A property right which remains attached to an object that has been sold, but not totally paid for, until complete payment has been made. It may involve possession of the object until the debt is paid or it may be registered against the object (especially if the object is real estate). Ultimately, a lien can be enforced by a court sale of the property to which it attached and then the debt is paid off from the proceeds of the sale.
Life estate
A right to use and to enjoy land and/or structures on land only for the life of the life tenant. The estate reverts back to the grantor (or to some other person), at the death of the person to whom it is given. A property right to last only for the life of the life tenant is called the estate "pur sa vie." If it is for the duration of the life of a third party, it is called an estate "pur autre vie". The rights of the life tenant are restricted to conduct which does not permanently change the land or structures upon it.
Life tenant
The beneficiary of a life estate.
Limited partner
A unique colleague in a partnership relationship who has agreed to be liable only to the extent of his (or her) investment. Limited partners, though, have no right to manage the partnership. Limited partners are usually just investors or promoters who seek the tax benefits of a partnership
Limitrophe
Adjacent, bordering or contiguous.
Lineal descendant
A person who is a direct descendant such as a child to his or her natural parent.
Liquidation
The selling of all the assets of a debtor and the use of the cash proceeds of the sale to pay off creditors.
Lis pendens
Latin: a dispute or matter which is the subject of ongoing or pending litigation. Politicians will sometimes refuse to discuss a matter or an issue which is "lis pendens" because they do not want their comments to be perceived as an attempt to influence a court of law.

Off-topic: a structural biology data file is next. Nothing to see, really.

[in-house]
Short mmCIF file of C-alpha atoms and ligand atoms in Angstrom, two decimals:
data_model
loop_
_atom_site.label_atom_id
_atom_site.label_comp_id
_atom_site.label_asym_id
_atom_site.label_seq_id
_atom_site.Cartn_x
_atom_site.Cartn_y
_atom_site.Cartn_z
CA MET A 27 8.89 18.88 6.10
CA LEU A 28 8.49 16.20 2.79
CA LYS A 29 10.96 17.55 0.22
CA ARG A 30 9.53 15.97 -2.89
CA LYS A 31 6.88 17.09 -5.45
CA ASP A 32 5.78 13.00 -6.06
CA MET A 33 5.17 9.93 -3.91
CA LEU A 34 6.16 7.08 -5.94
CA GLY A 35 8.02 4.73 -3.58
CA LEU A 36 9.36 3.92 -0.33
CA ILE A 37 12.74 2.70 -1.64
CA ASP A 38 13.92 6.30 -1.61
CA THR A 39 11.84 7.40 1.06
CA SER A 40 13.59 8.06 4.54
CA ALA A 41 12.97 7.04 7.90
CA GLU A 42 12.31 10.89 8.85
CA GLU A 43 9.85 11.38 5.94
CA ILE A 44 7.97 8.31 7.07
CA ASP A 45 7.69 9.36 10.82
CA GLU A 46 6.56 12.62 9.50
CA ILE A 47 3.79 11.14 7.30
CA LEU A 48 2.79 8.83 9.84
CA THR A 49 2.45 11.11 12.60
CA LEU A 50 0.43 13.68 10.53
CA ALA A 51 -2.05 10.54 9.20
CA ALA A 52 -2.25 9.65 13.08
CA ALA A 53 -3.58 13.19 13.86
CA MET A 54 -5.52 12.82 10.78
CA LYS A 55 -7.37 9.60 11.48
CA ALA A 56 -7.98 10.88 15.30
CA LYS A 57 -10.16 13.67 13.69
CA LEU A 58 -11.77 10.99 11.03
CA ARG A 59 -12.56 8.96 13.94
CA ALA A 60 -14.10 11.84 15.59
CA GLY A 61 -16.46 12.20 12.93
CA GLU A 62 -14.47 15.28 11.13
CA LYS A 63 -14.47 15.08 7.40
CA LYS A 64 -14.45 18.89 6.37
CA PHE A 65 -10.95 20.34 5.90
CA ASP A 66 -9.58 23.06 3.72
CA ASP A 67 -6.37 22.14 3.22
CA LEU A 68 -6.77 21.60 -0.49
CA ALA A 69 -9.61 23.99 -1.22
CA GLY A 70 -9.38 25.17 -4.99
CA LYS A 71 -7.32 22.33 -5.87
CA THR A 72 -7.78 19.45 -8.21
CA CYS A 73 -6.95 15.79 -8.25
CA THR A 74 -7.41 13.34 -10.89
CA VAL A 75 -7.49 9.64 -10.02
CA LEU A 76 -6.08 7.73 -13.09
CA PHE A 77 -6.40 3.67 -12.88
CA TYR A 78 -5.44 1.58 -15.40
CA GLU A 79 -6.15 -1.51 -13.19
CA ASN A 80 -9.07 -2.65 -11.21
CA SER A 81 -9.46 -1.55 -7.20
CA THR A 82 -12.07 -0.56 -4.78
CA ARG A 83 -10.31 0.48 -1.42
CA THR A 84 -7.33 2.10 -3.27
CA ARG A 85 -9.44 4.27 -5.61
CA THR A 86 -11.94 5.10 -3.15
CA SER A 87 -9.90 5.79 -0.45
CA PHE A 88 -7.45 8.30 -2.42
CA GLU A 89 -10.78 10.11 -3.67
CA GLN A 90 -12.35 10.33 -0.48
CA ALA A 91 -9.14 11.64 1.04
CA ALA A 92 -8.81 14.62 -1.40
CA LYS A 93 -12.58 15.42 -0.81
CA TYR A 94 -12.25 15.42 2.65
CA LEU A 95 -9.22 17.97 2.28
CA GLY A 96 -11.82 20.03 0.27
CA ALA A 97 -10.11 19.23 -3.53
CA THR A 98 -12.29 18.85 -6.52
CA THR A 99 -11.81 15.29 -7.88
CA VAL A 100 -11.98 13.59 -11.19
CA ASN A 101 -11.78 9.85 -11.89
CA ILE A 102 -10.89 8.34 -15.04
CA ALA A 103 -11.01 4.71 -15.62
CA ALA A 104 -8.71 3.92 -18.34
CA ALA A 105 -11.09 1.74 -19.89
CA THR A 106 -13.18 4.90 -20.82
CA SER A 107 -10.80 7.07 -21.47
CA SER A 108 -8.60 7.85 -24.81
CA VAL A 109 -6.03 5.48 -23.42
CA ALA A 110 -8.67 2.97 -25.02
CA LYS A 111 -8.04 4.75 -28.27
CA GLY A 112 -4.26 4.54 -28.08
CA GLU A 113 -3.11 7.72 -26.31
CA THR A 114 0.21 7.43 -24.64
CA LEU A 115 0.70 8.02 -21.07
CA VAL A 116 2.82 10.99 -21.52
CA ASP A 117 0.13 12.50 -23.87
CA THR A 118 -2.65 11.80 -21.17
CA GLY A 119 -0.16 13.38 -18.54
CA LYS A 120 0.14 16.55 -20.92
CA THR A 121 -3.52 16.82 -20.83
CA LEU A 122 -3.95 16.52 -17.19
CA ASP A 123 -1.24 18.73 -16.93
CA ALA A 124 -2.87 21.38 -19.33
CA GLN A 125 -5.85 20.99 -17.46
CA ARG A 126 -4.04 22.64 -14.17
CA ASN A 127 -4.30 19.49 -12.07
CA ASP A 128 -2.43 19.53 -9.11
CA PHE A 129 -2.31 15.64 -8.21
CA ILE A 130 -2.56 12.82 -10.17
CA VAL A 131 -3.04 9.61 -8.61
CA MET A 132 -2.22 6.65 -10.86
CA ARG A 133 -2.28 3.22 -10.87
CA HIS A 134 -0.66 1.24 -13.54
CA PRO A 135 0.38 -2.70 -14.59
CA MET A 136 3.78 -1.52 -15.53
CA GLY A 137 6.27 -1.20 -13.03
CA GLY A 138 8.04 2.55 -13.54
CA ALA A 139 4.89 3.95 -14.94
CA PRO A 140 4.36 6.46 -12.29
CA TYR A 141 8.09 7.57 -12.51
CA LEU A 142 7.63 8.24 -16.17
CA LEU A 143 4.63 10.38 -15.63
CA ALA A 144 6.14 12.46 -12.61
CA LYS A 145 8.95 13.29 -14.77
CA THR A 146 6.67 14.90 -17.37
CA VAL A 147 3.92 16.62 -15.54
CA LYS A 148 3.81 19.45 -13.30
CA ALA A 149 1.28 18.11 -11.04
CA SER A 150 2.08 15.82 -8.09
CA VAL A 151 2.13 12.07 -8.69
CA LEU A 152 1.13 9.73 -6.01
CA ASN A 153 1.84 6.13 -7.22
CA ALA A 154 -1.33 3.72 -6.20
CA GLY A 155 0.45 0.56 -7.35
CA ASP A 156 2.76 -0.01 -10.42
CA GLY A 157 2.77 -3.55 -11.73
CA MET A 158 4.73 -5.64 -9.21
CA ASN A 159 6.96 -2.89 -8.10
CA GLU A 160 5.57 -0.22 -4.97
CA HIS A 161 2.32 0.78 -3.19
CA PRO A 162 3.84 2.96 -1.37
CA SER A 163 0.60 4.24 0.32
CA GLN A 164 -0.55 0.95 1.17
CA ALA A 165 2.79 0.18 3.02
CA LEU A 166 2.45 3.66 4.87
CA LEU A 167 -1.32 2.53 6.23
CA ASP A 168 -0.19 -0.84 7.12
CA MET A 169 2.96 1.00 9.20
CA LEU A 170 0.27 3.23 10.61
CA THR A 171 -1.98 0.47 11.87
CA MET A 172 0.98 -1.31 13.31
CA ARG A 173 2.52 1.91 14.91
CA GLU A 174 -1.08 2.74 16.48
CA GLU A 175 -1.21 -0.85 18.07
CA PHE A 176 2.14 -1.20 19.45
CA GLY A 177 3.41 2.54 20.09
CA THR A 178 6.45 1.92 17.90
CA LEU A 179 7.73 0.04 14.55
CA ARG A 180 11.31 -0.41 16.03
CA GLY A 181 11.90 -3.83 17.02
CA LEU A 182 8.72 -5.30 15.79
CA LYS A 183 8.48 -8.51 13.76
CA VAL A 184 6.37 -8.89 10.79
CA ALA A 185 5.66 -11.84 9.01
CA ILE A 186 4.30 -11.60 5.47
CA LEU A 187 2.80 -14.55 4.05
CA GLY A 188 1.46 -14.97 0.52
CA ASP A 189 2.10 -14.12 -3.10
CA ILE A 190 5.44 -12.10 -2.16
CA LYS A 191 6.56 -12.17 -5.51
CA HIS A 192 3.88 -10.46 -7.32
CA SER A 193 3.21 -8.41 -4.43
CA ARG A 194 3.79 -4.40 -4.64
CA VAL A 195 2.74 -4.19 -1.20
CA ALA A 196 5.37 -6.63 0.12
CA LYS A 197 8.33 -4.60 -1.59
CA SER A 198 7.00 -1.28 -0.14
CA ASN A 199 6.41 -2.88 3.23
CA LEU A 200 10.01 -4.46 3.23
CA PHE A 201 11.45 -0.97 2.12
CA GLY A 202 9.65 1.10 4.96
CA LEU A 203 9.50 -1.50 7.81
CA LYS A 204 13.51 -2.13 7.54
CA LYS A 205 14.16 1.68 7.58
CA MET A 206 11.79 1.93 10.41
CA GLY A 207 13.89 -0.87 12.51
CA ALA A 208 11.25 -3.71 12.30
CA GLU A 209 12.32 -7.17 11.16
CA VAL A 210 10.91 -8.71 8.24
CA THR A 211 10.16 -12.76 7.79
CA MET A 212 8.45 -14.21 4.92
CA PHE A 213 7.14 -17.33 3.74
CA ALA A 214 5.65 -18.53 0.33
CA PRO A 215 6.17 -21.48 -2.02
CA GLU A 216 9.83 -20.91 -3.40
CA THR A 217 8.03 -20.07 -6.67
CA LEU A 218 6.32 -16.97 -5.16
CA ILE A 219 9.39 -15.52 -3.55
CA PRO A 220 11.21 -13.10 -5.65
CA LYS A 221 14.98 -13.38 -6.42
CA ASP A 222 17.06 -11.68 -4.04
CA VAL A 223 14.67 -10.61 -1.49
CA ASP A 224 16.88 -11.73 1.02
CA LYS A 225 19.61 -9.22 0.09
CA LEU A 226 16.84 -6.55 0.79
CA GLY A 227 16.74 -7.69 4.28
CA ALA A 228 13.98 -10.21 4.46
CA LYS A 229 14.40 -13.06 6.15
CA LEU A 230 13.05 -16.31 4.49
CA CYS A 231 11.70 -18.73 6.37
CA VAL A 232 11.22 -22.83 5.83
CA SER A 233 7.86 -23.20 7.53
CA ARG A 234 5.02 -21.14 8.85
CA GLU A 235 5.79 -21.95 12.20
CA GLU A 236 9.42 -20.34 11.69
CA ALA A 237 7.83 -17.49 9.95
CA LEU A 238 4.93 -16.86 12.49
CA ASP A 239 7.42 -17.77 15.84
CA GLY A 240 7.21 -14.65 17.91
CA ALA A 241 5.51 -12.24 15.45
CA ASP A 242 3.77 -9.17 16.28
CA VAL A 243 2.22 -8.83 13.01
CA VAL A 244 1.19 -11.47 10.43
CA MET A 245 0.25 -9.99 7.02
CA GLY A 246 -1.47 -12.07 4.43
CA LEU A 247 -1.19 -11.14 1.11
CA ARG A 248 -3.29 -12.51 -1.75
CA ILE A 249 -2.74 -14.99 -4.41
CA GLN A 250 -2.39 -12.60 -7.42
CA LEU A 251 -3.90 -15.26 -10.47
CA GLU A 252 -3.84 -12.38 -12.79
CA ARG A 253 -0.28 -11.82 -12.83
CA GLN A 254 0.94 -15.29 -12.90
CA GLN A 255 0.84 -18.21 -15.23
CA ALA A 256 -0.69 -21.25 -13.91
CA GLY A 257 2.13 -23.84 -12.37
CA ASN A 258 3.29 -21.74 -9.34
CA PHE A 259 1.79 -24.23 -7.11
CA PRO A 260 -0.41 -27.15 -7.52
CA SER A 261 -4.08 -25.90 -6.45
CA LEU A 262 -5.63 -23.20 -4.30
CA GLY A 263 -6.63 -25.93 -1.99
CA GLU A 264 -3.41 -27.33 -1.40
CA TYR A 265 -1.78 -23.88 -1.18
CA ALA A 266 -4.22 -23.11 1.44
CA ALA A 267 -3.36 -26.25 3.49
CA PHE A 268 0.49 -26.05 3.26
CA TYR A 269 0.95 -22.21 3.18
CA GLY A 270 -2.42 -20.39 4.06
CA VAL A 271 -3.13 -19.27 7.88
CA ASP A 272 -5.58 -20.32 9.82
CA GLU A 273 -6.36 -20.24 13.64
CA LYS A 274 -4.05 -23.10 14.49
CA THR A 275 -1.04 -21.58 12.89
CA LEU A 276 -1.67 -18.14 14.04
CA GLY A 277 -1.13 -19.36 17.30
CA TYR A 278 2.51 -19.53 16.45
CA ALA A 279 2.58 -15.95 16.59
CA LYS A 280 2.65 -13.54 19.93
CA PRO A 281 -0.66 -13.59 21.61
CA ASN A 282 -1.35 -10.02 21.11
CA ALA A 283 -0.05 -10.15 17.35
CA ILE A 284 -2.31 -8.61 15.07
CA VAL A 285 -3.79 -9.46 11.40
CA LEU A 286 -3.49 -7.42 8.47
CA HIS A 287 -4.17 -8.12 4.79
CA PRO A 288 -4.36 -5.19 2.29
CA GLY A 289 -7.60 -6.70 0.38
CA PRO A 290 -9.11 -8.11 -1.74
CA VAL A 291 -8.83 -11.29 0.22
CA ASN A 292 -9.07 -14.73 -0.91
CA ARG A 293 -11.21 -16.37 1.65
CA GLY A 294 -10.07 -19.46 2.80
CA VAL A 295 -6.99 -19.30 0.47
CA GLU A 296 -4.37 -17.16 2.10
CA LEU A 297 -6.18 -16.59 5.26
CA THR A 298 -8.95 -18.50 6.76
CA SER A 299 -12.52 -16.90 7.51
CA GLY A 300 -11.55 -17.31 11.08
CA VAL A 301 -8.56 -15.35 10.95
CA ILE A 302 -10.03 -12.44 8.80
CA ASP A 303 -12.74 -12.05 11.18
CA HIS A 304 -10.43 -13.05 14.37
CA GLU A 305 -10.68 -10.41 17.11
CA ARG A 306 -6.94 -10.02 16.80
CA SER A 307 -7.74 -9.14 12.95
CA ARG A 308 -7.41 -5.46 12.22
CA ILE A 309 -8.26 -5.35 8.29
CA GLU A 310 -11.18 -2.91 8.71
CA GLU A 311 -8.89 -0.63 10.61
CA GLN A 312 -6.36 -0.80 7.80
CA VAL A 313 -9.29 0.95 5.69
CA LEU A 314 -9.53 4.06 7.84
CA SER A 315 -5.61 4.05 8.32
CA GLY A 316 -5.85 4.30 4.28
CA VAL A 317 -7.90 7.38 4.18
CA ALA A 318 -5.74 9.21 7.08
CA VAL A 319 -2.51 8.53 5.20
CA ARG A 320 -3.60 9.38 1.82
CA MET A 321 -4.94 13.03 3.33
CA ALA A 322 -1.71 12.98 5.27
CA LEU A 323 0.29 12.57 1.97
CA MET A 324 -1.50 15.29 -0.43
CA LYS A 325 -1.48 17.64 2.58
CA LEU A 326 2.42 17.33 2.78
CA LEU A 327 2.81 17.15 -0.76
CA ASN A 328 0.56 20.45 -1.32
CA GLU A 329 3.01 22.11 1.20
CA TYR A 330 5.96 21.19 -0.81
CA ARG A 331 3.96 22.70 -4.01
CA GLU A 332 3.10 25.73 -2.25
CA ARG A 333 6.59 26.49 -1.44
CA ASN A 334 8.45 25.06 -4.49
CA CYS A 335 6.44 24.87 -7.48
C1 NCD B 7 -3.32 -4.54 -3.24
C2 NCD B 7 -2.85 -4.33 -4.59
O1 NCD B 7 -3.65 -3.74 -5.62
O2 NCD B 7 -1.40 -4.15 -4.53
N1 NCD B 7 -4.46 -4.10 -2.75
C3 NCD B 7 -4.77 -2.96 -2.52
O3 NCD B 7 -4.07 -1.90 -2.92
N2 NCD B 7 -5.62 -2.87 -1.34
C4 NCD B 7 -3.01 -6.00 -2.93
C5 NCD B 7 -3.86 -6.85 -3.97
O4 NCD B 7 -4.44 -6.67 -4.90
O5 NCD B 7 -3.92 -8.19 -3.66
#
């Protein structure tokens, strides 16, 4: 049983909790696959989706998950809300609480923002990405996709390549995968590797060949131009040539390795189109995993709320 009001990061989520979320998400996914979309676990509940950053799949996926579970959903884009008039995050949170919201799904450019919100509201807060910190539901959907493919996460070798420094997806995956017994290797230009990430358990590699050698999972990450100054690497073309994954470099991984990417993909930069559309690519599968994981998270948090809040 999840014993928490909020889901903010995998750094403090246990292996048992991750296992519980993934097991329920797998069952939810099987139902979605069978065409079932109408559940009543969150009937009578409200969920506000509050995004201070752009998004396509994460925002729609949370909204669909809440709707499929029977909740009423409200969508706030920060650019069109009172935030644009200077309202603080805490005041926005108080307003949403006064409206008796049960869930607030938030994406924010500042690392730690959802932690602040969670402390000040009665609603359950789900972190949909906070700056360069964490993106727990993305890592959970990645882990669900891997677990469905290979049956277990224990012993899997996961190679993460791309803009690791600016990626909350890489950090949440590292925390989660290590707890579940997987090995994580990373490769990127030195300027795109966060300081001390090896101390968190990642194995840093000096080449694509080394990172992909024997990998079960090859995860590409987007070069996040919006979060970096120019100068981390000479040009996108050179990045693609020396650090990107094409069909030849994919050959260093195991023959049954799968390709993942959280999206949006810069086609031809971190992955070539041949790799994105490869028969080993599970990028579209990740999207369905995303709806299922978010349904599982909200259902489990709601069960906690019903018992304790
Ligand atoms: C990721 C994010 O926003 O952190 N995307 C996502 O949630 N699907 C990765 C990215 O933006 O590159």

Literal construction
A form of construction which does not allow evidence extrapolated beyond the actual words of a phrase or document but, rather, takes a phrase or document at face value, giving effect only to the actual words used. Also known as "strict" or "strict and literal" construction. Contrasts with liberal construction (which allows for the input from other factors such as the purpose of the document being interpreted).
Litigation
A dispute is in "litigation" ( or being "litigated") when it has become the subject of a formal court action or law suit.
Livery
Delivery. An archaic legal word from the feudal system referring to the actual legal transmission of possession of an object to another. For example, a knight would obtain an estate in land as tenure in exchange for serving in the king's army for 40 days a year. The king would give exclusive possession of the land, (i.e. "livery") to the knight. A writ of livery also developed which allowed persons to sue for possession of land under the feudal system. Livery (or "delivery") of the land was important in completing legal possession or, as it was known in the feudal system, seisin.
Living will
A document that sets out guidelines for dealing with life-sustaining medical procedures in the eventuality of the signatory's sudden debilitation. Living wills would, for example, inform medical staff not to provide extraordinary life-preserving procedures on their bodies if they are incapable of expressing themselves and suffering from an incurable and terminal condition.
LL.B., L.M. or LL.D.
The Latin abbreviations for the three classes of law degrees: the regular bachelor degree in law (LL.B.), the masters degree in law (LL.M.) and the doctorate in law (LL.D.). These are basic prerequisites to admission to the practice of law in many states.
Locus
Latin for "the place." For example, lawyers talk of the "locus delicti" as the pace where a criminal offense was committed or "loco parentis" to refer to a person who stands in the place of a parent such as a step-parent in a common law relationship.
Long arm statutes
Each court is bound to a territorial jurisdiction and does not normally have jurisdiction over persons that reside outside of that jurisdiction. For example, a court in Scotland would not normally have jurisdiction over a resident of Ireland. Long-arm statutes are a tool which gives a court jurisdiction over a person even though the person no longer resides in the territory limits of the court. For example, UIFSA allows a court to have jurisdiction over a non-resident support payor.

 

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Last modified: 01/31/03